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Diagnosing Fistulas: Types, Symptoms & Treatment Options

Diagnosing Fistulas: Types, Symptoms & Treatment Options

A fistula is an abnormal connection that connects either two body cavities or a body cavity to the skin. Fistulas occur when the tissue wall or a barrier between two body parts has broken down, usually due to trauma, injury, or infection.

Although many women are affected by fistulas every year, women do not always know how to recognize the symptoms or when to seek treatment. Fortunately, fistulas are both preventable and treatable.

The board-certified team of health professionals at Advanced Gynecology is well-versed in how to diagnose fistulas and can provide an array of treatment options tailored to your needs.

Causes of Fistulas

Fistulas can occur as a result of the following:

  • Injury to the bladder as a result of pelvic surgery
  • Infected episiotomies after childbirth
  • Inflammation from inflammatory bowel diseases (IBD) such as ulcerative colitis or Crohn’s disease
  • Radiation therapy or other treatments targeting the pelvic region
  • Pelvic fractures

Geography and access to resources also play significant roles in the development of fistulas. In the United States, the most common causes of fistulas are:

  • Injuries to the bladder as a result of pelvic surgery, especially hysterectomies
  • Vaginal tearing from childbirth
  • Inflammation due to Crohn’s disease

However, fistulas in developing countries often occur due to prolonged or obstructed labor labor that lasts three to five days when the unborn child can’t pass through the pelvis. The baby then cuts off blood flow to the tissues between the vagina and rectum or between the vagina and the bladder, cutting off oxygen and leading to the death of the affected tissue.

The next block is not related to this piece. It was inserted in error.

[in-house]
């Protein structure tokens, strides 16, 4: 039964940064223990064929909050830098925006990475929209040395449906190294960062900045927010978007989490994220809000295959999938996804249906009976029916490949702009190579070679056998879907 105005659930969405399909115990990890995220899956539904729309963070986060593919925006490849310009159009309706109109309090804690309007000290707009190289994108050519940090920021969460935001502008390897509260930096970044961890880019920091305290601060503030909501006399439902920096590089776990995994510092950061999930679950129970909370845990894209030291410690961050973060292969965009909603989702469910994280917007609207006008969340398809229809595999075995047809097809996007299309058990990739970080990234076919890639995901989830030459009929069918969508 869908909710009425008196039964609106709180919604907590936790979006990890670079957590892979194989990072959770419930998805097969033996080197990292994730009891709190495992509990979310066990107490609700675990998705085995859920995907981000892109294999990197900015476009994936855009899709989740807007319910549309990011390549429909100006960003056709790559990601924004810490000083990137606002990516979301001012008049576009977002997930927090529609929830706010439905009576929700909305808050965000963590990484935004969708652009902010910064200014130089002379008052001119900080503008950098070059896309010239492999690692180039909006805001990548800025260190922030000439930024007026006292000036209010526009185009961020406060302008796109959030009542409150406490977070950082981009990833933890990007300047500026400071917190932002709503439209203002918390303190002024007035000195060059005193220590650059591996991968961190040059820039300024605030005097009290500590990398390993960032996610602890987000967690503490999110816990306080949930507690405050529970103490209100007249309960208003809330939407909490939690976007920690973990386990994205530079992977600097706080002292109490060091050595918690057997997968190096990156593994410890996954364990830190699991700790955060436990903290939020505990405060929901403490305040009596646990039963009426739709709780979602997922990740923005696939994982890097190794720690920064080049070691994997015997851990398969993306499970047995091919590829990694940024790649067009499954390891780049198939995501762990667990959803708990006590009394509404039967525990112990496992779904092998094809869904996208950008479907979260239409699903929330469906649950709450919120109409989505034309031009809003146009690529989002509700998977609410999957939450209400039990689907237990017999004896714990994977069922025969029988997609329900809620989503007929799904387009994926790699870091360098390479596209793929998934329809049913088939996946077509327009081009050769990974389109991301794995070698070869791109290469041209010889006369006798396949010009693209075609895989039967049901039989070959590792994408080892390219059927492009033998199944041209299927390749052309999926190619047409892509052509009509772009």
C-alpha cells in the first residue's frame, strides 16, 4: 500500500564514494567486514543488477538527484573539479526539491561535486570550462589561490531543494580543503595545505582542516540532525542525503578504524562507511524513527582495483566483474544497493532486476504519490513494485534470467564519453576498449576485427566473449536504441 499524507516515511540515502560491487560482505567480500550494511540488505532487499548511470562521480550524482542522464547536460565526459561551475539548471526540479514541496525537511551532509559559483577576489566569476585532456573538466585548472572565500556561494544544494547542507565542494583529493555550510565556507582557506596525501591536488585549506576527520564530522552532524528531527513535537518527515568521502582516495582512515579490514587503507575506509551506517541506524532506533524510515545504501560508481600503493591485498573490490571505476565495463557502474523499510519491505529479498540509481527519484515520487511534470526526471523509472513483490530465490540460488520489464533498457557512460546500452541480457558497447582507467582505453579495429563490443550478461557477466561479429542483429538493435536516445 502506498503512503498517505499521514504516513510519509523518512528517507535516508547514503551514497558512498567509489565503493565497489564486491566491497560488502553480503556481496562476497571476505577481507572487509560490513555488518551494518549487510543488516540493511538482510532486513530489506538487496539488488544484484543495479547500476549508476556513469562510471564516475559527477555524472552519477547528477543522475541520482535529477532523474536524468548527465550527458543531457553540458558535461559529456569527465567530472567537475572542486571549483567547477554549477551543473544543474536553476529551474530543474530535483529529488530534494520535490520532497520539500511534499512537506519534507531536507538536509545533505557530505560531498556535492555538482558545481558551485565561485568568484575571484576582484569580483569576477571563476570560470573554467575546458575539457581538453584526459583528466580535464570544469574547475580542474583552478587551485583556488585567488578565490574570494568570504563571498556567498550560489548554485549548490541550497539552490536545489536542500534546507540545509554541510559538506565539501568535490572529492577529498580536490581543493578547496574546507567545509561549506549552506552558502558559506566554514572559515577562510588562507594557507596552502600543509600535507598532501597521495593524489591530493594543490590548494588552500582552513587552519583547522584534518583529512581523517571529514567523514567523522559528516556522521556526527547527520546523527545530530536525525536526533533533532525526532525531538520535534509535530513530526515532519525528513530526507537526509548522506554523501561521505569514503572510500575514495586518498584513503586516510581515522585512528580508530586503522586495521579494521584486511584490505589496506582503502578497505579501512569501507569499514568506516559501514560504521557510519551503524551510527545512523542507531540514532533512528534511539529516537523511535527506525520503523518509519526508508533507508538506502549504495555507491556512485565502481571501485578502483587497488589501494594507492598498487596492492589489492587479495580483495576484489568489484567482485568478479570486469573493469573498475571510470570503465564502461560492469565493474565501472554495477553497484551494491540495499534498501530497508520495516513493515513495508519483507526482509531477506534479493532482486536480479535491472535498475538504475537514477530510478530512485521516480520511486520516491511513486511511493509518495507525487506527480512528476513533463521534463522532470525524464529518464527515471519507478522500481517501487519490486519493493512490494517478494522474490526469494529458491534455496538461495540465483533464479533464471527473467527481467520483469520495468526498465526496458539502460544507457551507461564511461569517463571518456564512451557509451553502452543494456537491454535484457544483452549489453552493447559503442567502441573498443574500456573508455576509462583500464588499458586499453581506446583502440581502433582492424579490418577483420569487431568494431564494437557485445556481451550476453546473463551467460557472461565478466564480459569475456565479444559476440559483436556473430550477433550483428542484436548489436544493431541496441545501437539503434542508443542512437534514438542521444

When these situations occur in developed nations, the woman receives a cesarean section. Unfortunately, these procedures and emergency obstetric facilities are not always available in countries with limited resources.

Types of Fistulas

The World Health Organization reports that between 50,000-100,000 women suffer from obstetric fistulas every year.

What Is a Vaginal Fistula?

Different types of vaginal fistulas can occur as a result of obstetric issues:

  • Rectovaginal fistulas between the vagina and rectum
  • Vesicovaginal fistula between the vagina and the bladder
  • Urethrovaginal fistula between the vagina and the urethra
  • Ureterovaginal fistula between the vagina and the kidney tubes (ureters)

What Are Other Types of Fistulas?

While they are less common than vaginal fistulas, women may also experience fistulas involving other genital organs:

  • Vesicouterine fistulas between the uterus and bladder
  • Cervical fistulas abnormal openings into the cervix
  • Anal fistulas small tunnels between the anal canal and the skin near the anus
  • Recto-uterine fistulas between the uterus and bowel
  • Metroperitoneal fistulas between the uterus and the peritoneal cavity
  • Intestinal fistulas between the intestine and a neighboring organ

Symptoms of Fistulas

The symptoms of a fistula can vary greatly depending on its location and severity. If you have a fistula, you may experience one or more of the following symptoms:

  • Urinary incontinence
  • Pain, tenderness, or itching in the affected area
  • Pus or foul-smelling discharge
  • Fever
  • Nausea or vomiting
  • Painful intercourse
  • Abdominal pain
  • Generally feeling unwell